How can you tell how much cocaine a nation snorts? Easy. Just test its waterways. That, at least, seems to be the lesson of a new study in Germany. For two weeks, scientists tested the country's biggest rivers for chemical traces that indicate cocaine consumption. The result? Germans are bigger coke-heads than officials had assumed.
The analysis comes from the Institute for Biomedical and Pharmaceutical Research (IBMP) in Nuremberg. It shows that -- according to tests done near the western German city of Düsseldorf -- the 38.5 million Germans who live in the Rhine River basin snort some 11 tons of pure cocaine each year. Day after day, the chemical traces of 30 kilograms of the white lady flow from the region's commodes and into the water treatment system. The street value of that much charlie is a whopping €4.5 million per day -- or €1.64 billion per year.
Current German government and European Union statistics have 0.8 percent of all Germans between the ages of 18 and 59 -- or some 400,000 people -- snorting blow at least once a year. But those numbers now seem far too conservative.
"If the results from IBMP are correct," says Roland Simon from the Munich Institute for Therapy Research -- which functions as a sort of clearing house for drug-use statistics in Germany -- "then the real number of cocaine users is dramatically higher than previously thought."
Indeed, the new test results make the current statistics laughable. With 38.5 million people living in the Rhine drainage above Düsseldorf, a 0.8 percent user rate would mean that only 184,000 people would be responsible for 11 tons of pure cocaine a year. That breaks down to 60 grams annually or 164 milligrams per day. When one considers that standard street snow has, according to the German Federal Criminal Office, only a 40 percent purity, it would mean the John Blow would have to snort fully 411 milligrams per day -- or 16 healthy lines.
The Nuremberg report is based on a chemical produced by the human body when processing cocaine. Known as Benzoylecgonine, or BE, scientists can determine how much pure cocaine was consumed based on the amount of BE present in wastewater. Making the test even more accurate, Benzoylecgonine remains present in water for a long time and, scientists agree, is only produced when the body breaks down cocaine.
"We don't know of any other way the chemical is produced," says Herbert Käferstein, professor of medicine at the University of Cologne. "That has both to do with the complex chemical structure of both cocaine and Benzoylecgonine."
Käferstein, together with Gerold Kauert, head of the Institute for Forensic Toxicology at the University of Frankfurt, have taken a close look at the IBMP study. The results, they think, could very well be accurate.
Up until now, statistics on cocaine consumption in Germany and elsewhere have been based almost exclusively on surveys. But such a methodology, as noted by the federal crime office in its 2004 report on drug use in Germany, almost always leads to "a considerable underestimation of the true numbers." Hard core drug users, after all, aren't always easily reached when it comes to survey time.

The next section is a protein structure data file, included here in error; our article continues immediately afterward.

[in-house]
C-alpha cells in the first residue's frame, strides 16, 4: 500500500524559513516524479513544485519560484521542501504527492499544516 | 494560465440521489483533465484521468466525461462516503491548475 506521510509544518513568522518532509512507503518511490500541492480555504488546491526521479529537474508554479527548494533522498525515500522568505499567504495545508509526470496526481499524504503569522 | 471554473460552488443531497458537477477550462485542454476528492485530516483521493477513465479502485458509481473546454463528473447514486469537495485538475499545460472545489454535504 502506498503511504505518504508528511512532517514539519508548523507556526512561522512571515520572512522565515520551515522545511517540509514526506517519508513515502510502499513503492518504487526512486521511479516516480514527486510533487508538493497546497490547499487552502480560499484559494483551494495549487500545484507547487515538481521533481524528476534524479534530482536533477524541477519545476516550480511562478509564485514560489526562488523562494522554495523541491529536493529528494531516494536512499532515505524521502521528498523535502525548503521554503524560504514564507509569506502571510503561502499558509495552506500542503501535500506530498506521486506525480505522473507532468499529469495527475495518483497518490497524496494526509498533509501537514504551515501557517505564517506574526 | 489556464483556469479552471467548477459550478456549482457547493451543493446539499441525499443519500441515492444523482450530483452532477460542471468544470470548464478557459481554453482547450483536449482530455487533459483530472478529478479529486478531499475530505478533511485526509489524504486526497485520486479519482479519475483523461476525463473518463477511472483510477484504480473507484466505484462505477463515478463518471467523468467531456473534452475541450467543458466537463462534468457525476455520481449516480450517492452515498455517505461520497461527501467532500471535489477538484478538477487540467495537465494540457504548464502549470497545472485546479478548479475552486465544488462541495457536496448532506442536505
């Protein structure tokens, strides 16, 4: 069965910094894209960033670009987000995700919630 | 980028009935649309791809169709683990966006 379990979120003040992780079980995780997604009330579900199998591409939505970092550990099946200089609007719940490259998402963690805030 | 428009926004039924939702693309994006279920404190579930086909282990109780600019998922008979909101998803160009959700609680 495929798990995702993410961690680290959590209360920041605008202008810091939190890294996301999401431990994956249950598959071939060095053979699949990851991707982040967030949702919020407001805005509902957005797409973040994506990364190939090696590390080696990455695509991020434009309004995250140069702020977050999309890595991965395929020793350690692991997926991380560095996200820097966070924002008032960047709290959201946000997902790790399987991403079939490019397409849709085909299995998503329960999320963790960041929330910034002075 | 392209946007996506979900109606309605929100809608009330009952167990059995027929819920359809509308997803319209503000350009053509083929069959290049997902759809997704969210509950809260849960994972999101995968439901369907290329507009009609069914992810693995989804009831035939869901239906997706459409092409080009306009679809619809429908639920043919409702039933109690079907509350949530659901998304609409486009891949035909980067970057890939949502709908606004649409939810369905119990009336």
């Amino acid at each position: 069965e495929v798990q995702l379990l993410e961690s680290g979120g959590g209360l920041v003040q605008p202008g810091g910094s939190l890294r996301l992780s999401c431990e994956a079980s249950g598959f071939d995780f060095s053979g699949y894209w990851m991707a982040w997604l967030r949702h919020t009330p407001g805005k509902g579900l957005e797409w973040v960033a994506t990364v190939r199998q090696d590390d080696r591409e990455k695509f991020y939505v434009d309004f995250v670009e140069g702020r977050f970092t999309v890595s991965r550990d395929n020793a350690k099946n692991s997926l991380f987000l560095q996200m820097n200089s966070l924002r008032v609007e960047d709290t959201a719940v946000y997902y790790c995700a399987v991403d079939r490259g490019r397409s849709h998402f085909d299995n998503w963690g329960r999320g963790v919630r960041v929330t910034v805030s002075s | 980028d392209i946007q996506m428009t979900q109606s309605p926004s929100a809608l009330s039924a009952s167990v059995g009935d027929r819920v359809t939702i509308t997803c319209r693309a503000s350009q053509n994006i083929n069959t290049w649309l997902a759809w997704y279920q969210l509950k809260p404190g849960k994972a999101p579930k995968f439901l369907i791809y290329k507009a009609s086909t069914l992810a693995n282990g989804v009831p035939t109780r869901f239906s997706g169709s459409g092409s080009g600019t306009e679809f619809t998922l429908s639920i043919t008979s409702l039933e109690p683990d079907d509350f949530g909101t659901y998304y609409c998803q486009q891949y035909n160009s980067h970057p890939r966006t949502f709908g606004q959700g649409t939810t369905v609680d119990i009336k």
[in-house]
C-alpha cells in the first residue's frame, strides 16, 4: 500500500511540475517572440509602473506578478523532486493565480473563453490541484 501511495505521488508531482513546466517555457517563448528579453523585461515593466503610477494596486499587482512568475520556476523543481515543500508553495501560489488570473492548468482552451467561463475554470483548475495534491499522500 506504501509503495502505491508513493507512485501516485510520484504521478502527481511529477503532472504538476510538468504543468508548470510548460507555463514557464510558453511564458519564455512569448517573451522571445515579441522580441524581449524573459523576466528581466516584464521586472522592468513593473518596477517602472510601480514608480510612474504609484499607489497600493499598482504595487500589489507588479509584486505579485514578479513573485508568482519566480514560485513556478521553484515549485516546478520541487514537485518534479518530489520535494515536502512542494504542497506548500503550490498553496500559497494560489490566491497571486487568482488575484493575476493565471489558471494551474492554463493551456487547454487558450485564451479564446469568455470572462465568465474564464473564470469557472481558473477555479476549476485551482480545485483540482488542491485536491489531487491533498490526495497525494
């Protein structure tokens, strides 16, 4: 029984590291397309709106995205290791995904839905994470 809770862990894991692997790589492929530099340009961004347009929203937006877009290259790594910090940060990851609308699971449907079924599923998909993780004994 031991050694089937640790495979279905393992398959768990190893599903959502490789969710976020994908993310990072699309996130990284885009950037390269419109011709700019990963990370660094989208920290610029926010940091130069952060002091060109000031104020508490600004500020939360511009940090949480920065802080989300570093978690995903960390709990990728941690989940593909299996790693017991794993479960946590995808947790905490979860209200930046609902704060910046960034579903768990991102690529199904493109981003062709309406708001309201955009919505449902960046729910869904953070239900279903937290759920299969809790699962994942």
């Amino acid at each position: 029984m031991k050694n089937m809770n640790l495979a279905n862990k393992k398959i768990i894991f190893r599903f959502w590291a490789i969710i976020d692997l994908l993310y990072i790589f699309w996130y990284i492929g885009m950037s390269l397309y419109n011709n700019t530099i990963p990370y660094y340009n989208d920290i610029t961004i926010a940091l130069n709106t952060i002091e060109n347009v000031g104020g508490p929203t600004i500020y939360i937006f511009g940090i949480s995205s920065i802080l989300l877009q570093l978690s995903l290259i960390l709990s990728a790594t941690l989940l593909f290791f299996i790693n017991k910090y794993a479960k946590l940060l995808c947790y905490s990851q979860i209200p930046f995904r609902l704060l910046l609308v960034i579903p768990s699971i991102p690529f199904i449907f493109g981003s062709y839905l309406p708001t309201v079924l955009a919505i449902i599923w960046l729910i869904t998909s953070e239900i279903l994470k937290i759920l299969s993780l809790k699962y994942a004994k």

In addition to such surveys, researchers have also relied on numbers provided by drug counselling centers and the police. But when it comes to coke, these too are not terribly reliable sources. An overwhelming majority of users have never sought counselling or gone to rehab. Also, deaths from cocaine overdose tend to be rare and police statistics are largely dependent on how much attention investigators are actually paying to the problem.
The results of the Benzoylecgonine tests run by IBMP were virtually identical for almost all the rivers examined. Wherever treated waste water is pumped into a river, the concentration of BE rises. In Munich for example the water in the Isar River downriver from the city contained 30 times more BE than the water upriver.
In order to draw conclusions about the amount of cocaine consumed, researchers calculated the daily concentration of BE in the rivers and multiplied it by 4.19 because, according to IBMP director Fritz Sörgel, only about a quarter of the cocaine snorted is passed out of the body through urine. In addition, scientists found that about 80 percent of the BE contained in sewage was destroyed in the treatment plants.
"This calculation model is of course a simplification and doesn't take all factors into account," said Sörgel. "But it is sufficient for a solid estimate." Taking into account factors such as the water flowing in from tributaries, rainfall or the presence of cocaine users in towns further upstream, the calculated per capita consumption of cocaine would likely even increase, said Sörgel.
Sörgel admitted that the measurements were snapshots. "But we should have a reliable overall picture because we took samples at different points on different days and different times of the day." He says his study is just "a first step" to looking at drug consumption by analyzing water content. "Of course it is impossible to answer all the questions we have on a first attempt," he says.
Nevertheless he sees the water measurements as potentially a very important contribution to understanding addiction. According to Sörgel, thanks to the latest, highly sensitive ways of measuring the water's contents, rivers can now be analyzed so precisely that even the smallest amounts of Benzoylecgonine can be picked up.
"The example of Heroldsberg has shown us that in towns of 8,000 residents, it is even possible to detect a single 50 to 100 milligram dose of cocaine," says Sörgel. "This way of working is best suited for spot checks of cocaine consumption within the population." Similar studies, although not as extensive as that of the IBMP, have already been carried out in Italy and England, where they created uproar. These studies also indicated that more people were consuming cocaine than originally thought.